The flagship product is called ‘IceBrick’, a modular, water-based energy storage cell, which can be retro-fitted onto most commercial buildings in about 4-6 months. It claims 86-92% round-trip energy efficiency, 94% depth of discharge over 4-hours and <1% degradation over 20-years.

We have reviewed the company’s patents on our usual patent framework. Nostromo’s patent library is concentrated, but it scores highly on our framework, as it lays out specific challenges that have hampered other designs, very specific details on how Nostromo’s system improves efficiency and consistency, and the patent library is also easy-to-understand, focused and considers deployments.

The technology is an exciting alternative and complement to lithium ion batteries for energy storage, or more specifically demand shifting. It may be particularly well-suited to commercial buildings in hot climates, where AC can comprise 50% of peakload power generation, per our note here. The main challenge is system costs, explored in the data-file and compared with lithium cells and lithium battery storage. Finally, we think there may be other applications of phase change materials that do not simply accomplish energy storage, but also reductions in total energy consumption (note here).

Full details of our Nostromo technology review can be downloaded in our data-file below.

Further conclusions are linked in the recent article sent out to our distribution list, here.

24M: semi-solid battery breakthrough?

24M battery technology review

24M was founded in Cambridge, MA in 2010, spinning out of MIT. It now has over 100 employees and has raised over $100M in venture investments. It is licensing a “semi-solid” lithium ion battery technology, offering greater energy density and lower costs. It is the main technology provider for Freyr, Kyocera’s Enerezza product line, and being fine-tuned for use in Volkswagen’s electric vehicles, under a 2021/22 deal where the auto-maker took a 25% stake in 24M.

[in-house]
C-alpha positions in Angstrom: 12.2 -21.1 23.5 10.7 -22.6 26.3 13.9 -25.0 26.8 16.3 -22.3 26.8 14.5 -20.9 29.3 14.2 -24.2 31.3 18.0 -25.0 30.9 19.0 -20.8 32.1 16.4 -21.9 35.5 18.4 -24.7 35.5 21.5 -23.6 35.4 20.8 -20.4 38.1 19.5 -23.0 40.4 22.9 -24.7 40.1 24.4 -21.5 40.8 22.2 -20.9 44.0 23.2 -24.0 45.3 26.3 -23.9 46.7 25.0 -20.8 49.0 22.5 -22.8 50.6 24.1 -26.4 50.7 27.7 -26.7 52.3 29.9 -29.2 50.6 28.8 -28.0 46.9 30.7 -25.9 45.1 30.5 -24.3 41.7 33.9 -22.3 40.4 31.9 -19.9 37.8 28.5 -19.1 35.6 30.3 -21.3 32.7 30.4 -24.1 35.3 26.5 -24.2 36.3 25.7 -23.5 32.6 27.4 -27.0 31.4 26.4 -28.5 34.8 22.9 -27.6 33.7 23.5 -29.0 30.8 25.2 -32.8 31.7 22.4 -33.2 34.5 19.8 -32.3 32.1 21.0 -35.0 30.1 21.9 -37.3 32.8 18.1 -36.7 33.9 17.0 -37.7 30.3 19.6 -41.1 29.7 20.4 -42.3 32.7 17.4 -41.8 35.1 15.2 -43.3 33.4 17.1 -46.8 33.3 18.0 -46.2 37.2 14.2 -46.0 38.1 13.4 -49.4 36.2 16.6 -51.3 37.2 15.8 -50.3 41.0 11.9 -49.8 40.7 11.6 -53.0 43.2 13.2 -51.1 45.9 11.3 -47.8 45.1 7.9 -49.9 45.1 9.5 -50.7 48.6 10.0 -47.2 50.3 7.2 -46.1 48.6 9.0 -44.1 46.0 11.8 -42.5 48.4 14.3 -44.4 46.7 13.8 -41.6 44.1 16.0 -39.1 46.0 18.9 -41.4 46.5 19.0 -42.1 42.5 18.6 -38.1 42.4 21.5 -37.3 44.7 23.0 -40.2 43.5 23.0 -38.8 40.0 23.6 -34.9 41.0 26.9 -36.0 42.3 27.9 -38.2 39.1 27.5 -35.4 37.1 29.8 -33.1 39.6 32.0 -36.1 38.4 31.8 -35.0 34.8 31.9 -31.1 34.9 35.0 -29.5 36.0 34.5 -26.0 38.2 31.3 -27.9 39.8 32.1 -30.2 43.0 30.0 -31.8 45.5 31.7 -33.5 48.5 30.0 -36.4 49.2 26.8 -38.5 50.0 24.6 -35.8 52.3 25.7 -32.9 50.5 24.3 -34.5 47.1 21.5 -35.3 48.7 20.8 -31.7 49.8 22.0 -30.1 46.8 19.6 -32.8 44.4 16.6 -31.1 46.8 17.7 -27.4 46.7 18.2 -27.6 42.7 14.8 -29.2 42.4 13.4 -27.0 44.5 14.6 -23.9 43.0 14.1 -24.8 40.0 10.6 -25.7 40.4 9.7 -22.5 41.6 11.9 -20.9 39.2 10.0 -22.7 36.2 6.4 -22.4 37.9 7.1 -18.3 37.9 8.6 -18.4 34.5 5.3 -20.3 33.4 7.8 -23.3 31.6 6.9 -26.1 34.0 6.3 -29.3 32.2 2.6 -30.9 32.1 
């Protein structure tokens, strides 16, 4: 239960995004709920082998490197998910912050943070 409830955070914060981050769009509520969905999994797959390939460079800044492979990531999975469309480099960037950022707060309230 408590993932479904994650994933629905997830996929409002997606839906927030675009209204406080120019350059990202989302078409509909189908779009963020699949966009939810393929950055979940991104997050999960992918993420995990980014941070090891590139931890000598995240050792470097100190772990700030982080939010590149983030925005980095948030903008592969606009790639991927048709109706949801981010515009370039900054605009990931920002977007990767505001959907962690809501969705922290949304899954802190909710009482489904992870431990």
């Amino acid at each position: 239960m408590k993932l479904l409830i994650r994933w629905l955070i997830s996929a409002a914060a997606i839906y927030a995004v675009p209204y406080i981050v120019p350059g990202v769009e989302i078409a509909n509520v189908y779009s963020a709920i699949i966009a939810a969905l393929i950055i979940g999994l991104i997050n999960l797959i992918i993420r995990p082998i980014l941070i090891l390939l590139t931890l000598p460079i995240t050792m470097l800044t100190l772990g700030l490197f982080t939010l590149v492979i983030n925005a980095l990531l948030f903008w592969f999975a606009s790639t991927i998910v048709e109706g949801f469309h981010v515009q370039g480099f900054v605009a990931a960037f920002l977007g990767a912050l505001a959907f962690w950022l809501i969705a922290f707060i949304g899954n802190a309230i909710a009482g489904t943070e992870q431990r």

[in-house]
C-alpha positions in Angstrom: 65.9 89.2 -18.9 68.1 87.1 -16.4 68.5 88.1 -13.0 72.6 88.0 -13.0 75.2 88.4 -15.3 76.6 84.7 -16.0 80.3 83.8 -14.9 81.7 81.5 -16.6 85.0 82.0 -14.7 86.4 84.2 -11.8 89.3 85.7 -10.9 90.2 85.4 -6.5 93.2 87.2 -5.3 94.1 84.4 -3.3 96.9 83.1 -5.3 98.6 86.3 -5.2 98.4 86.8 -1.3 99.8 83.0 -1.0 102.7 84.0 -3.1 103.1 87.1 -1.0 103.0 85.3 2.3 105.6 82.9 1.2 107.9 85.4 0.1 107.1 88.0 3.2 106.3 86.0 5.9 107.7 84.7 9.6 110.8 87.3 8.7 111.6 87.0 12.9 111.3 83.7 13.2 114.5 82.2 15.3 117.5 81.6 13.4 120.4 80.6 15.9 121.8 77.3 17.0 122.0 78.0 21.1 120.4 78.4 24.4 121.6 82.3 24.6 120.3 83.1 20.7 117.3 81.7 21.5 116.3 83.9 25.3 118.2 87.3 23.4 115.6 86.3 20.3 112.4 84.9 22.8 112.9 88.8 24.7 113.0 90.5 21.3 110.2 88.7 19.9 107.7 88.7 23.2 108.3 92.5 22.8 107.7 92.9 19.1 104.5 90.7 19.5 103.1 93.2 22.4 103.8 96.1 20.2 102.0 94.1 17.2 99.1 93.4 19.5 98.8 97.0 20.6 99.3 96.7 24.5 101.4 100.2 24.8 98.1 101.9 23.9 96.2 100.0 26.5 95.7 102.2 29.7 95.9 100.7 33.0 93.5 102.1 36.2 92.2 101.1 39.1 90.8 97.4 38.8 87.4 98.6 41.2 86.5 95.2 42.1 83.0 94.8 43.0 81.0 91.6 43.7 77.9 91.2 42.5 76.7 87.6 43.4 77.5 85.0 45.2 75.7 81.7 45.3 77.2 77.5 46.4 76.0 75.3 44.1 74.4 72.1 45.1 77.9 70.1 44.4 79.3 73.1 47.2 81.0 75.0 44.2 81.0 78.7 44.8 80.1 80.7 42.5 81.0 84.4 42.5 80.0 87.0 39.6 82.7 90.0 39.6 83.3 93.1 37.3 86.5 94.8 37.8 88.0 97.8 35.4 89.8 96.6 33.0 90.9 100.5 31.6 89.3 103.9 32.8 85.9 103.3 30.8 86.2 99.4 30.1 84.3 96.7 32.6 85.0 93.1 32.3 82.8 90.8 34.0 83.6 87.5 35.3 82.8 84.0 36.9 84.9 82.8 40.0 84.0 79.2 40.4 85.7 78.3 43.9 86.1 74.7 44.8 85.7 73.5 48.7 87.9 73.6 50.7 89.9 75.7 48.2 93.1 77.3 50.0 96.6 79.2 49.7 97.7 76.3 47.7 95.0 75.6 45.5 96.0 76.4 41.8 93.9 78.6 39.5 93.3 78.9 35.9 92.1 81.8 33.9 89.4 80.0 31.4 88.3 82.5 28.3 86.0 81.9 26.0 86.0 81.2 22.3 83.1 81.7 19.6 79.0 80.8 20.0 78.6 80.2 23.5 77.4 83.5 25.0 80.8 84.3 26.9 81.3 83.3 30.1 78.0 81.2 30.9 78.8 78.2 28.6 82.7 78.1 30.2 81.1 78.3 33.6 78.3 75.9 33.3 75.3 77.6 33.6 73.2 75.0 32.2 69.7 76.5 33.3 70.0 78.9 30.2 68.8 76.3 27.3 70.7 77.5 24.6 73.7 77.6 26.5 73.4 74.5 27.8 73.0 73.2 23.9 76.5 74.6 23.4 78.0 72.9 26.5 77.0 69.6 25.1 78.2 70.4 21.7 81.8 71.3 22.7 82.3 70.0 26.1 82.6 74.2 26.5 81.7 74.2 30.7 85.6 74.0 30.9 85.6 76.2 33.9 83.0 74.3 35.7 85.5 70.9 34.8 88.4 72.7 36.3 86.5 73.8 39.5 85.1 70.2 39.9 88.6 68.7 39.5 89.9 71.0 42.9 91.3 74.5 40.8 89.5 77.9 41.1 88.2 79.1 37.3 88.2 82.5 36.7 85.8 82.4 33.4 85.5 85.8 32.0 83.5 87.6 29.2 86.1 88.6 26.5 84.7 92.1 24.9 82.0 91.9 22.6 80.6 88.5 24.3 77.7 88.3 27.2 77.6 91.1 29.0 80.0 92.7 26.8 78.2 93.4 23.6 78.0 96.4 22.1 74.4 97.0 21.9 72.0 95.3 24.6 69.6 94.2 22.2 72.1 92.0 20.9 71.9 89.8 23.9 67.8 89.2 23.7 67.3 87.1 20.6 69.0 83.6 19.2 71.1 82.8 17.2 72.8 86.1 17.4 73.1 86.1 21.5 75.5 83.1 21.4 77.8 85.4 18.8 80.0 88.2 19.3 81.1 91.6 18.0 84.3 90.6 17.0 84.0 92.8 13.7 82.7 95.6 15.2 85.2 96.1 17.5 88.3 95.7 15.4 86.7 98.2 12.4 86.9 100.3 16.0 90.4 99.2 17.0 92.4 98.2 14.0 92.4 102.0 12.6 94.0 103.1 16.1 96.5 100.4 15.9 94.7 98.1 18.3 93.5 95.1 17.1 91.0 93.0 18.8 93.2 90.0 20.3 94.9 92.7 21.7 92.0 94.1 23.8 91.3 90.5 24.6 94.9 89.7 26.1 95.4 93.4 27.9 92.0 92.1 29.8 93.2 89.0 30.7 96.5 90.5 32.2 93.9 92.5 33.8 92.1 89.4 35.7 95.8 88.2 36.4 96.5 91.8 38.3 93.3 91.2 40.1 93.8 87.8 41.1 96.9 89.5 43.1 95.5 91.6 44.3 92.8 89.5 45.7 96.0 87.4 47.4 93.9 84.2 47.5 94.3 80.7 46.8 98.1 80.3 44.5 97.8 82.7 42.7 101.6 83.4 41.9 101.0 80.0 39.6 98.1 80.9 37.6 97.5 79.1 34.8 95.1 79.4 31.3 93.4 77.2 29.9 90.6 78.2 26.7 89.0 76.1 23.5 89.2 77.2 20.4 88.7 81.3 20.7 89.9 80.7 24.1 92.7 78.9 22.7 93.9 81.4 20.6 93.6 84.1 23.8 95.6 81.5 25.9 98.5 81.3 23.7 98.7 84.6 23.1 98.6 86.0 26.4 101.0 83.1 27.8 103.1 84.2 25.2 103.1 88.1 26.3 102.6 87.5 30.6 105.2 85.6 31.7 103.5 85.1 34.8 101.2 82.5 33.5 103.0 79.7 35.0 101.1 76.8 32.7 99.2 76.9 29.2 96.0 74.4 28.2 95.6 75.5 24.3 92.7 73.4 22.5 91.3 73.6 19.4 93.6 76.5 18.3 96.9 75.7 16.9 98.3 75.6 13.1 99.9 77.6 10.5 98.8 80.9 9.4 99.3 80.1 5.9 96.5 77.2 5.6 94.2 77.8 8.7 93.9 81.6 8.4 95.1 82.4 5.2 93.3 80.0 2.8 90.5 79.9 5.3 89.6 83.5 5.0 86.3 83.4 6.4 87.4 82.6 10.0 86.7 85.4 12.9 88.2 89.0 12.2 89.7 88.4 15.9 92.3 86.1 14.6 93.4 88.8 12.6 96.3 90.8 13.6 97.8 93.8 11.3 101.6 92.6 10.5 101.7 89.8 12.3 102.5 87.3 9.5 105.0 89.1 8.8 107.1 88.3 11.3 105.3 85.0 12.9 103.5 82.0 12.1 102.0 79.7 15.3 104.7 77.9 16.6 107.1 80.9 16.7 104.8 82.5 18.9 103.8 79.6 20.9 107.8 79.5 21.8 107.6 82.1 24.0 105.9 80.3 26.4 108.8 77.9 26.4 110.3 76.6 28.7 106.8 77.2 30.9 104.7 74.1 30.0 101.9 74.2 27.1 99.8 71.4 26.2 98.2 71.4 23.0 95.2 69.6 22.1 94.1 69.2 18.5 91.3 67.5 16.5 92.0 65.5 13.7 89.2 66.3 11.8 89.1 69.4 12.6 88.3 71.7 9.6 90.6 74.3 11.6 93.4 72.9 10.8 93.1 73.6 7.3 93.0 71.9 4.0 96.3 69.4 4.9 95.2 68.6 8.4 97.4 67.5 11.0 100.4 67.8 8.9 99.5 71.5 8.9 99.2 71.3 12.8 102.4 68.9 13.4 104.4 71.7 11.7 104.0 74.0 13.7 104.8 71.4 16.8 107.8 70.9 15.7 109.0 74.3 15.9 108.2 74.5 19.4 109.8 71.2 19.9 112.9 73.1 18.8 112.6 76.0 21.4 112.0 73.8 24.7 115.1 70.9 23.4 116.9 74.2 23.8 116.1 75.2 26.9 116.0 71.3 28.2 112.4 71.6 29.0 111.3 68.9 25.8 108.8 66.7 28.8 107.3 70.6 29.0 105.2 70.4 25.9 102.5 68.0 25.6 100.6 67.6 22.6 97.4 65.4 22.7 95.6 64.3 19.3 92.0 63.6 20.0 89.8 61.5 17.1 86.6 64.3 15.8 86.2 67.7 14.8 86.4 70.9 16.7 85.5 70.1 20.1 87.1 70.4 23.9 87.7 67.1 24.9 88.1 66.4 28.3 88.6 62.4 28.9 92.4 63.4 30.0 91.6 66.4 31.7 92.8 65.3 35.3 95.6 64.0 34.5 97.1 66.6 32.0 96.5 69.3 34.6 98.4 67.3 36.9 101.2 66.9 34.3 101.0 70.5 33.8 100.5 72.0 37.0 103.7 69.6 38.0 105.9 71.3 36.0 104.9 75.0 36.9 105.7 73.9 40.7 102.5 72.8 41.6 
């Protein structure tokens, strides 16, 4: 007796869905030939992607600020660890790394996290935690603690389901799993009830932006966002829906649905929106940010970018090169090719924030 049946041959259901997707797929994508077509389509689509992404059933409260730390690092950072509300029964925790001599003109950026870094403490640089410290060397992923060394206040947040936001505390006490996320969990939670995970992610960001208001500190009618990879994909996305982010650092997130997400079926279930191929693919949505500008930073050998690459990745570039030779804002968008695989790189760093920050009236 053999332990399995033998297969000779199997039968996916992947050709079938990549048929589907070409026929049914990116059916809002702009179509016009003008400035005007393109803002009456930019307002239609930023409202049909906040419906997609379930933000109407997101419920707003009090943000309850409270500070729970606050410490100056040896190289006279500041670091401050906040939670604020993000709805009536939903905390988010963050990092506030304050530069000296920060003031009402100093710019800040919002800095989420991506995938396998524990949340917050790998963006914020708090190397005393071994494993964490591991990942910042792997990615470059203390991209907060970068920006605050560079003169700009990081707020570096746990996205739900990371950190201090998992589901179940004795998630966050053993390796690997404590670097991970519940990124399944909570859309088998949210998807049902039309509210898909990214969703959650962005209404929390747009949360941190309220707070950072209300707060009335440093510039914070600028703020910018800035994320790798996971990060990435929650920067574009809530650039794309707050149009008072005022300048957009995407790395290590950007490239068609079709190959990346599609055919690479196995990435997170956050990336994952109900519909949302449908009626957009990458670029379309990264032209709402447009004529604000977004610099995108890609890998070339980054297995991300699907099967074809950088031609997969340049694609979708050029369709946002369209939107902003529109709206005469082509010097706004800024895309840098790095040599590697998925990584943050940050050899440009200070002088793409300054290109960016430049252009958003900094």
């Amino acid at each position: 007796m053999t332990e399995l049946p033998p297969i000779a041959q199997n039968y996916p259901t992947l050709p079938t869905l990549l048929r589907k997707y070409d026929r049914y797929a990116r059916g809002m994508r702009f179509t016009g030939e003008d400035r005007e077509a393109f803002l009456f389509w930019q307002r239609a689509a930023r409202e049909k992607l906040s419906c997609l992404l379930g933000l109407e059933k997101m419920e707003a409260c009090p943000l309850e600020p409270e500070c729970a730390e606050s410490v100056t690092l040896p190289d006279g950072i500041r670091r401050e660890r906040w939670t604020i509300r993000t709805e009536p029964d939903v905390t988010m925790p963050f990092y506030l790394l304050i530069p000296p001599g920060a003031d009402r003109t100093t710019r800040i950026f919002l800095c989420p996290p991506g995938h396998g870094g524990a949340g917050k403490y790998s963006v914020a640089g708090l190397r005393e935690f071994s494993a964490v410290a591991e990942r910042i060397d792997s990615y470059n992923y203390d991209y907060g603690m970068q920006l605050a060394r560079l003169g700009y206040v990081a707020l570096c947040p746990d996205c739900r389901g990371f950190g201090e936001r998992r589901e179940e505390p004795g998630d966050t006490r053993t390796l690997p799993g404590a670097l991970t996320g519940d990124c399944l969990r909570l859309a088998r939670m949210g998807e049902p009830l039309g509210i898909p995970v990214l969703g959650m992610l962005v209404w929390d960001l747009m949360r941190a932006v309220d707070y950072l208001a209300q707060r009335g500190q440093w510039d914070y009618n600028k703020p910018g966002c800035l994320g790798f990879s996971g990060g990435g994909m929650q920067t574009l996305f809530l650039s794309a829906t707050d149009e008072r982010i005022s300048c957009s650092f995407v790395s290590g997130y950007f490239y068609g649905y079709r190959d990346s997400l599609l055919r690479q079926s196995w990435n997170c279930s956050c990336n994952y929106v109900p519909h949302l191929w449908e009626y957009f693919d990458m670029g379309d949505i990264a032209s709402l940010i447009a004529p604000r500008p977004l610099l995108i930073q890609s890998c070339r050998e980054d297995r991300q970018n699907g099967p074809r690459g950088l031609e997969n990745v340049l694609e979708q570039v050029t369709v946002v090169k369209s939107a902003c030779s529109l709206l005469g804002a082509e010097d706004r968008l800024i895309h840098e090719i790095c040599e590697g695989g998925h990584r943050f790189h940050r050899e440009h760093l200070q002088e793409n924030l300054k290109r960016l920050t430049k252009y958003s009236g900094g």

Semi-solid electrodes are aimed at “dramatically reducing” costs of lithium ion batteries, with higher energy density, safety and reliability, for use in battery storage (to replace gas peakers) and in electric transportation solutions. The process requires 50% less capex versus a conventional manufacturing line, mixing active materials in a clay-like slurry, and a dry coating process. Next-generation research is looking to couple the cells with lithium anodes for electric aviation.

Our patent review focuses in on a sample of c15 out of c50 distinct patents that 24M has filed. This clearly shows how the technology improves upon the prior art. Specifically, the traditional method for manufacturing battery electrodes is to coat a metallic current collector with a solution. The solvent is commonly N-methyl-pyrrolidone. As it evaporates, a thin layer remains, including the active materials and a ‘binder’ that acts as a glue. A common binder is polyvinylidene difluoride. The first drawback is that the electrode layer is thin (<100μm), whereas thicker materials can store more energy. The second drawback is that the binder does not store energy, it may even block energy from flowing (tortuosity), while it adds mass, volume and potential degradation pathways (oxidizing). The third issue is that evaporating the solvent and post-processing the material is time-consuming and complex.